Since golf and tennis on Sundays are an habitual form of exercise and recreation at all country clubs of importance near Boston, it seems inconsistent that the University courts should be closed on this day. It is highly improbable that an appreciable number of students object to Sunday tennis on the grounds of moral principle. But the creation of a disturbance to the people who live near the courts might be a serious criticism. Though Jarvis Field is so situated that tennis on its courts might demoralize the Sunday atmosphere in the residential section adjoining, Soldiers Field may be considered differently. It is remote from the religious and residential sections of Cambridge, and consequently tennis on the Soldiers Field courts would not intrude upon the devout or restful influence of Sunday in Cambridge.
The old statute of Massachusetts, not rigidly enforced, as is illustrated by the Sunday attitude of country clubs throughout the state, runs as follows:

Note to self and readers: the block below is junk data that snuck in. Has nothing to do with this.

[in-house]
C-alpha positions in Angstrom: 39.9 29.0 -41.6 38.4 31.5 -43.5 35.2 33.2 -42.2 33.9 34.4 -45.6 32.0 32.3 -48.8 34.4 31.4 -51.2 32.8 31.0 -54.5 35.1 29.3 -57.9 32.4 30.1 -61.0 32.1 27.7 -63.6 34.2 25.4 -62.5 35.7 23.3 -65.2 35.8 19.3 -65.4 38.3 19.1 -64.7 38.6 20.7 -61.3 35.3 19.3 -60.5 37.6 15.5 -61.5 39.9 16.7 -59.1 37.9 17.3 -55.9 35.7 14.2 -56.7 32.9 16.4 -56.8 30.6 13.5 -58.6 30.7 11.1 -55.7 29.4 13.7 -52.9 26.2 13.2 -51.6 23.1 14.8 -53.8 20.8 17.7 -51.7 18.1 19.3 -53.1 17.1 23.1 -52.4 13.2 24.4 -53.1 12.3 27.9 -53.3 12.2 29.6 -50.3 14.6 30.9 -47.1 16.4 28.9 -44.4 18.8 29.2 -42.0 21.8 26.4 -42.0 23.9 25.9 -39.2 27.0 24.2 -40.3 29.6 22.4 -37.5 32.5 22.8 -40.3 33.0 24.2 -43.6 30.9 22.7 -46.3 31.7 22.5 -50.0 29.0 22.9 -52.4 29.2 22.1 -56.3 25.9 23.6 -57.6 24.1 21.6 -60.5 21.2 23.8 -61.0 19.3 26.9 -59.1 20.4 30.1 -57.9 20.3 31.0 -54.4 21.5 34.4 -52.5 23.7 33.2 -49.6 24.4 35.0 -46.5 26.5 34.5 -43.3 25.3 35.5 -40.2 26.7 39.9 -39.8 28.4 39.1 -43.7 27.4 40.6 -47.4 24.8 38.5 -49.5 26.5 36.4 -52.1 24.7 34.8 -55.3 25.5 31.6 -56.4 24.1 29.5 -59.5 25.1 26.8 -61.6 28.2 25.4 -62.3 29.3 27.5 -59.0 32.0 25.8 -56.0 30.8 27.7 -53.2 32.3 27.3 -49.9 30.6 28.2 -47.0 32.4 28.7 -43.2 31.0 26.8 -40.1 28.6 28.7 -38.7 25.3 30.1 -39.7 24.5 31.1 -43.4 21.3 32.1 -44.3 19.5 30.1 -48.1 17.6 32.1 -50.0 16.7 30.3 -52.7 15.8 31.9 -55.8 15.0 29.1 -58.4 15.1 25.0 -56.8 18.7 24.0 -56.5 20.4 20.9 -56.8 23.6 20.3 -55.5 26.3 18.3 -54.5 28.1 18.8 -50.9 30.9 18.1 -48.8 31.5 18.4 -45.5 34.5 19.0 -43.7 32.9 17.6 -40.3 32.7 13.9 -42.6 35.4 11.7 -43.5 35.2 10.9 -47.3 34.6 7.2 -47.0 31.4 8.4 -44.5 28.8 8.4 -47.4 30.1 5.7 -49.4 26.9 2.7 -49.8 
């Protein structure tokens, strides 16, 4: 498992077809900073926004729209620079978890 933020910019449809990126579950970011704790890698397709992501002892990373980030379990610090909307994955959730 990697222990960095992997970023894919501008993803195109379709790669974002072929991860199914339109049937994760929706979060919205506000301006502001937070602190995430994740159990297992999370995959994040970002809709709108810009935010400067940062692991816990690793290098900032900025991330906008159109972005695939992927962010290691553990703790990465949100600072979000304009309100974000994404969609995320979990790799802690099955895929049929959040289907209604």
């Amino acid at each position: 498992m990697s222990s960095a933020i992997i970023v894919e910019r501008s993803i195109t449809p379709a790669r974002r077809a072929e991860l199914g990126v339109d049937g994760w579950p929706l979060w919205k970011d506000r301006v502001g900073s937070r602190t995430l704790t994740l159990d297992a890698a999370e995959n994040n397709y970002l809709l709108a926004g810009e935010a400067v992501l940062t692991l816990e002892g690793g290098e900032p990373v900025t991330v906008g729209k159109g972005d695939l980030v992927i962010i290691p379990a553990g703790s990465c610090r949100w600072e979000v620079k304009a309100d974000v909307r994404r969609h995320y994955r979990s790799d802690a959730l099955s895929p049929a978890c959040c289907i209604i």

"Whoever on Lord's Day keeps open his shop, warehouse, or workhouse, or does any manner of labor, business, or work, except works of charity and necessity, or takes part in any sport, game, play, or public diversion, except a concert or sacred music, or an entertainment given by a religious or charitable society, the proceeds of which, if any, are to be devoted exclusively to a charitable or religious purpose, shall be punished by a fine of not more than $50 for each offence, and the proprietor, manager, or person in charge of each game, sport, play, or public diversion except as aforesaid, shall be punished by a fine of not less than $50 nor more than $500 for each offence."
To prove inconsistency in these blue laws and their enforcement would be child's play. They are enforced in Cambridge, and not at Longwood. The beaches on Sunday are scenes of amusements less innocent than tennis. How long are people of Massachusetts to suffer under this relic? When will Massachusetts catch up with the times?